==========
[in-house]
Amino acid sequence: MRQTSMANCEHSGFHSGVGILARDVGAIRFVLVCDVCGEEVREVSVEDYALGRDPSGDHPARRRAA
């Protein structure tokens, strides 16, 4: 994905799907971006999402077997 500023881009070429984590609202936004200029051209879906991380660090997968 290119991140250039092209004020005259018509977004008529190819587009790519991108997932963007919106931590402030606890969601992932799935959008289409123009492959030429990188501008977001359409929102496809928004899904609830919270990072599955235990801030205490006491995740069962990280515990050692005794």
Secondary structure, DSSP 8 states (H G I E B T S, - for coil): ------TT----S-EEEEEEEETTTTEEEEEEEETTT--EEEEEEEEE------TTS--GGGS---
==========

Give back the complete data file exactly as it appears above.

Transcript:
[in-house]
Amino acid sequence: MRQTSMANCEHSGFHSGVGILARDVGAIRFVLVCDVCGEEVREVSVEDYALGRDPSGDHPARRRAA
């Protein structure tokens, strides 16, 4: 994905799907971006999402077997 500023881009070429984590609202936004200029051209879906991380660090997968 290119991140250039092209004020005259018509977004008529190819587009790519991108997932963007919106931590402030606890969601992932799935959008289409123009492959030429990188501008977001359409929102496809928004899904609830919270990072599955235990801030205490006491995740069962990280515990050692005794």
Secondary structure, DSSP 8 states (H G I E B T S, - for coil): ------TT----S-EEEEEEEETTTTEEEEEEEETTT--EEEEEEEEE------TTS--GGGS---